Chase Dollander dominated opposing hitters in his first year in the Southeastern Conference last season. The Tennessee right-handed pitcher averaged 12.3 strikeouts per nine innings and posted a 2.39 ERA to earn SEC Pitcher of the Year.
It was a notable accomplishment for Dollander, who spent his freshman season at Georgia Southern after receiving only two college offers out of high school.
Expectations are now high for Dollander as he enters his junior season. Over the last three years, he has gone from a lightly-recruited prep pitcher to the best pitcher in college baseball and a potential top-five pick in the 2023 MLB draft.
“Anyone who says they aren’t thinking about it is crazy. It is always in the back of your mind no matter what,” Dollander said. “For me, it is in the back of my mind. But I’m trying to leave it back there, so I don’t become someone no one likes in the locker room. Seeing my development and knowing I will have the opportunity to have a pro career after this is insane for me. It’s a dream come true.”
Dollander transferred to Tennessee because he wanted to play at a higher level and work with pitching coach Frank Anderson.
Anderson is one of the premier pitching coaches in baseball and has a proven track record of developing talent for the professional ranks. In his five years at Tennessee, Anderson has developed lefty Garrett Crochet into a first-round pick and Blade Tidwell into a second-rounder.
Anderson has helped Dollander improve his mentality, which Dollander believes is the biggest reason for his growth on the mound.
“He told me he trusted me and that I need to trust in myself because you have an opportunity to be one of those dogs in this program,” Dollander said. “I took that and ran with it. Having that mentality on the mound is something you need. It has helped me to bring myself to the next level.”
Dollander is a 6-foot-3, 205-pound right-handed pitcher. He throws a four-seam fastball, changeup, slider and curveball from a three-quarters arm slot, smooth delivery and quick arm action.
His fastball is his best pitch. It sits in the mid-90s and reaches 100 mph. He attacks hitters up in the strike zone with his fastball due to its vertical ride. He will use it to steal a strike low in the zone.
Dollander’s changeup and slider are his best off-speed pitches. His slider is his outpitch. The 85-89 mph breaking pitch features hard and late movement. It is an above-average pitch.
He throws a harder changeup at 88-90 mph, which features fading action to left-handed hitters. This season, Dollander wants to utilize his changeup more against right-handed hitters.
In the offseason, Dollander worked on his curveball. He used the 12-to-6 curveball early in counts to steal a strike last season. This season, Dollander hopes to use it as a strikeout pitch.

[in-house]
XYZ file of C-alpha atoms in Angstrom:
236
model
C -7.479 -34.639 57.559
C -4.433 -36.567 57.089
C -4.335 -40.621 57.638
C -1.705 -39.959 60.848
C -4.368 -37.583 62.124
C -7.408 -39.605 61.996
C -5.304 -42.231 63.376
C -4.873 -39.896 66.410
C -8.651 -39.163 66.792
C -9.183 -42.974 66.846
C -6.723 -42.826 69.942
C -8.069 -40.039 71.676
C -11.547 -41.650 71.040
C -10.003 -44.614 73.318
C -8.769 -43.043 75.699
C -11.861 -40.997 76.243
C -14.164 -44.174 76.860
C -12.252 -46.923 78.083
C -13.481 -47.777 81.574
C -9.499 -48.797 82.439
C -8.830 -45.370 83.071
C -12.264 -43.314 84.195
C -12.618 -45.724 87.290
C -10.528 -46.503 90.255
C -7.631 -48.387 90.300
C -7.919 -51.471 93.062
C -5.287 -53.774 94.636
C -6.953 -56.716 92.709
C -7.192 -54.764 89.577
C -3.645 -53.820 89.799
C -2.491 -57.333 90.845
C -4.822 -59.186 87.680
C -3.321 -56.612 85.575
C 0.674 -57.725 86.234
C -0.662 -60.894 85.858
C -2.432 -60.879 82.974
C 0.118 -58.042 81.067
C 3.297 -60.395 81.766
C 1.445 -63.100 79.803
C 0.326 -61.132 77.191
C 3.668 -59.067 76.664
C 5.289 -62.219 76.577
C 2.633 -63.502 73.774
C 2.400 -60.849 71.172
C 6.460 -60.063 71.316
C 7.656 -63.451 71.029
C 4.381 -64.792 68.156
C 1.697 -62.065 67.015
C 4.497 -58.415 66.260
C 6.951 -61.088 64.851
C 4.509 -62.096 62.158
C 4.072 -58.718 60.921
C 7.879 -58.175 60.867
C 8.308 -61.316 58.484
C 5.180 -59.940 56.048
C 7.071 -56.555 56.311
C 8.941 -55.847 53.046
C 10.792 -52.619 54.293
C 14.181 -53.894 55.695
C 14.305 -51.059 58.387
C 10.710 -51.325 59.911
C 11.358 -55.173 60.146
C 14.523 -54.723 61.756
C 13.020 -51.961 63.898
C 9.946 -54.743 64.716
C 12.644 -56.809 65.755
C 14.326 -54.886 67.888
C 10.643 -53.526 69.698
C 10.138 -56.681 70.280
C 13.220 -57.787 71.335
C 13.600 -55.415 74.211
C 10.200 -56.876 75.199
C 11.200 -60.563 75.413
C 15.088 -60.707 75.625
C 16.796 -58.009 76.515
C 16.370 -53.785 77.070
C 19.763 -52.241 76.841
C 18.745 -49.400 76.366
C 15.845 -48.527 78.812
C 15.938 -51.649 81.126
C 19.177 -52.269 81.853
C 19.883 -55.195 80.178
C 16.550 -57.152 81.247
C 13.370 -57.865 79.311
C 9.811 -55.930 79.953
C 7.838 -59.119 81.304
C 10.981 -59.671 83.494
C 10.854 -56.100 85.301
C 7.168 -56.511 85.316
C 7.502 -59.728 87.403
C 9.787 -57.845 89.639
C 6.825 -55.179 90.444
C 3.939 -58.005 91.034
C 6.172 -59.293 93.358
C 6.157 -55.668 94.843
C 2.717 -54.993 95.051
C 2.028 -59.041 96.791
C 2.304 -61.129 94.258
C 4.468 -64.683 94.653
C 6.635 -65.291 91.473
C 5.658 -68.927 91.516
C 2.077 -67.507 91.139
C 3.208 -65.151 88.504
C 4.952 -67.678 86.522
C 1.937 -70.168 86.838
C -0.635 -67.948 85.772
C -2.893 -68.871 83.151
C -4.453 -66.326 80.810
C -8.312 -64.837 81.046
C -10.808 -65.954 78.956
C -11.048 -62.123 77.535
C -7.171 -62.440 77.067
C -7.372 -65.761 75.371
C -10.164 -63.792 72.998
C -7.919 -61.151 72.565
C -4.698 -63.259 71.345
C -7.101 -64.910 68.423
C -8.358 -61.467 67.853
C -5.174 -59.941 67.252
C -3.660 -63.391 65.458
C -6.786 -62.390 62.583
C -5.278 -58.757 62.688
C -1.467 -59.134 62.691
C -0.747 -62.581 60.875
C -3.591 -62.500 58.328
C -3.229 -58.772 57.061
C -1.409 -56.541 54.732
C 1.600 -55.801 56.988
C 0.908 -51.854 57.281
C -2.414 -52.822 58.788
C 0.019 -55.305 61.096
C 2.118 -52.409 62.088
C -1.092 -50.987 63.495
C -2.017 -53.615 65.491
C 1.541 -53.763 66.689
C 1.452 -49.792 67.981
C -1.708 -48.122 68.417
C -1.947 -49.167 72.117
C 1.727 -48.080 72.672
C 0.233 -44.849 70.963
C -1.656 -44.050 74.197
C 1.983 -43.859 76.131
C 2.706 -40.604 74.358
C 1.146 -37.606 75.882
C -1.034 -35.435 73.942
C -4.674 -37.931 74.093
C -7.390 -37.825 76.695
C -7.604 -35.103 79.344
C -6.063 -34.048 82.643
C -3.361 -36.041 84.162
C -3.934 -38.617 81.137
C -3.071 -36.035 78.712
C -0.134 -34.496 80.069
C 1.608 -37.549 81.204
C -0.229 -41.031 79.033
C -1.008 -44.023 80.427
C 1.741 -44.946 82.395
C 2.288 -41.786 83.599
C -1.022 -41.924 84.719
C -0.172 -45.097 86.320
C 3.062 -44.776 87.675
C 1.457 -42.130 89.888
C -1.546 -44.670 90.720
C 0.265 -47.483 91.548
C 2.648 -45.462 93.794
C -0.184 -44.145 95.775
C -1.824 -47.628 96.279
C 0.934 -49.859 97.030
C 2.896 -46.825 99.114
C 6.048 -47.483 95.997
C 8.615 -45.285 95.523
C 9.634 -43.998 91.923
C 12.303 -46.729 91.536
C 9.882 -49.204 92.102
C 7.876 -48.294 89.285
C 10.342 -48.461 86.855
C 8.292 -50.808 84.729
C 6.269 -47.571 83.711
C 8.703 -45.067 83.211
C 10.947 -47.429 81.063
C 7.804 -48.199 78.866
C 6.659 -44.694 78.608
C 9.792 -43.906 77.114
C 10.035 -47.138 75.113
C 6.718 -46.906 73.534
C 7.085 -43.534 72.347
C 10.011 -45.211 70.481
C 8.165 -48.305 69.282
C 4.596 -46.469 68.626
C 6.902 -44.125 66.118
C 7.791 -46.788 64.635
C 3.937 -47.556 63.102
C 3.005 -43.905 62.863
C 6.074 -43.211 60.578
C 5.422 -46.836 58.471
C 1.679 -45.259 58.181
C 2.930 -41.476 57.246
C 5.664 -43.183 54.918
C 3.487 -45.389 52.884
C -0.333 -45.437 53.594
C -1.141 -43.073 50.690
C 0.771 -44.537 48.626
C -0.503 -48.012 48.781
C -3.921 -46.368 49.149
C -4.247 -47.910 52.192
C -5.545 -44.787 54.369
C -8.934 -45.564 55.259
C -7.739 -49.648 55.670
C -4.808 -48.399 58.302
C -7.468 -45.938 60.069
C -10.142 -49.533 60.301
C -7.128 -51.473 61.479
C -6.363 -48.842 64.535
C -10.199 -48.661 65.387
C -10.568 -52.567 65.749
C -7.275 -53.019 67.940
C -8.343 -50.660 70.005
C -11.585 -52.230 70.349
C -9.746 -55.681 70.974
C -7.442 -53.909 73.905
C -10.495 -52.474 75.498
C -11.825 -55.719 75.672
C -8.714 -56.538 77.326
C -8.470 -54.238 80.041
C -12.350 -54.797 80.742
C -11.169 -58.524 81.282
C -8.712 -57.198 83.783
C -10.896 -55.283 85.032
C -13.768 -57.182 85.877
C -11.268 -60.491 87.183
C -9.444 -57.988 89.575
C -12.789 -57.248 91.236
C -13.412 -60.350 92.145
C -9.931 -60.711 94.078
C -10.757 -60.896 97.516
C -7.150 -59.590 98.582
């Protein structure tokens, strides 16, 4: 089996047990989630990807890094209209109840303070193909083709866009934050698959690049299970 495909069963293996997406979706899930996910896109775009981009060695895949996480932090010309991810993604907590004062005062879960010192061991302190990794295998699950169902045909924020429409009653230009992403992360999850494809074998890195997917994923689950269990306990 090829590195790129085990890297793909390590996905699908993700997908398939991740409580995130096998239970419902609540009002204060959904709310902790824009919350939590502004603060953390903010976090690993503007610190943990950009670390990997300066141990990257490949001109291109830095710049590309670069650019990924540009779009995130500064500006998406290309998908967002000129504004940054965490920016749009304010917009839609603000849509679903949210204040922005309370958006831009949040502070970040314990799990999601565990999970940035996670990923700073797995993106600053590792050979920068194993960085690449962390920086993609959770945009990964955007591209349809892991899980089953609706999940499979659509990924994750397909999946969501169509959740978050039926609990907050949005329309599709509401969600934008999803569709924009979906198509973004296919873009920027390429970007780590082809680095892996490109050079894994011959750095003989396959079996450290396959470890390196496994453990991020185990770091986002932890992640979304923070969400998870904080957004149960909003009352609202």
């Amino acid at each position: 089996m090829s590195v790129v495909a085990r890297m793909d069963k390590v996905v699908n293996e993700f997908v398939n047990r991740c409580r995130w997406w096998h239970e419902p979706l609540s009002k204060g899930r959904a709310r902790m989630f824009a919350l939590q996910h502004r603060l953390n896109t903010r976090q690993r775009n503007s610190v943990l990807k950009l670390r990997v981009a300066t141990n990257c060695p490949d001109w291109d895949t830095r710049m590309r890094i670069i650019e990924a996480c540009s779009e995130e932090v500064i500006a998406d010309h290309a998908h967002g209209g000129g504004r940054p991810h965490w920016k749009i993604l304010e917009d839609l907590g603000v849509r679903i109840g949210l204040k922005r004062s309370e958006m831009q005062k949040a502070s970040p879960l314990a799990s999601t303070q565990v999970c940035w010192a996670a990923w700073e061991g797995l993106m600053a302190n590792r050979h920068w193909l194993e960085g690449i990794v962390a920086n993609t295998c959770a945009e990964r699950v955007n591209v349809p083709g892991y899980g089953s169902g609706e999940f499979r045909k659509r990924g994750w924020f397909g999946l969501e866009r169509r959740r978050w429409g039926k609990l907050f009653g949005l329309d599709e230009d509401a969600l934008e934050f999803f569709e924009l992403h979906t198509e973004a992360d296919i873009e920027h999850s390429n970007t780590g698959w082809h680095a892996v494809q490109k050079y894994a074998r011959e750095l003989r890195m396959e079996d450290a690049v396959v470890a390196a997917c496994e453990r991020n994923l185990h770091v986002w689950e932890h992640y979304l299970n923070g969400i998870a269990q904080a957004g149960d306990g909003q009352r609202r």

Dollander shows excellent command and control of his pitches. He issued 13 walks in 79 innings for an average of 1.5 walks per nine innings in 2022.
“The biggest strength in my game right now is my mentality,” Dollander said. “I just have that mentality of here it is and good luck. That’s not trying to be cocky or anything, but it’s just what you need to have on the mound. You will face these SEC hitters, and they’re all really good. You have to have the mentality and the pitches to back it up.”
Last season, Dollander played an instrumental role in Tennessee’s historic season. The Volunteers were unstoppable in the regular season and entered the NCAA tournament as the heavy favorite to win the national title. However, Notre Dame upset them in the NCAA super regional. The Volunteers finished the season with a 57-9 record.
The Volunteers are trying not to focus on last season’s ending. They hope to return to the College World Series in Omaha, Nebraska, and capture the program’s first national title in 2023.
“We can’t try to do what we did last season because what we did last season is something no one has really seen in years,” Dollander said. “If we keep that in our mind and think we have to beat what we did last season, we will just defeat ourselves. We just have to compete and do the best we can. The rest will take care of itself.”
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Dan Zielinski III has covered the MLB draft for eight years. He has interviewed 433 of the top draft prospects in that period, including four No. 1 overall picks. Multiple publications, including Baseball America, USA Today, MLB.com, The Arizona Republic and The Dallas Morning News, have quoted his work, while he has appeared on radio stations as a “MLB draft expert.” Follow him on Twitter @DanZielinski3.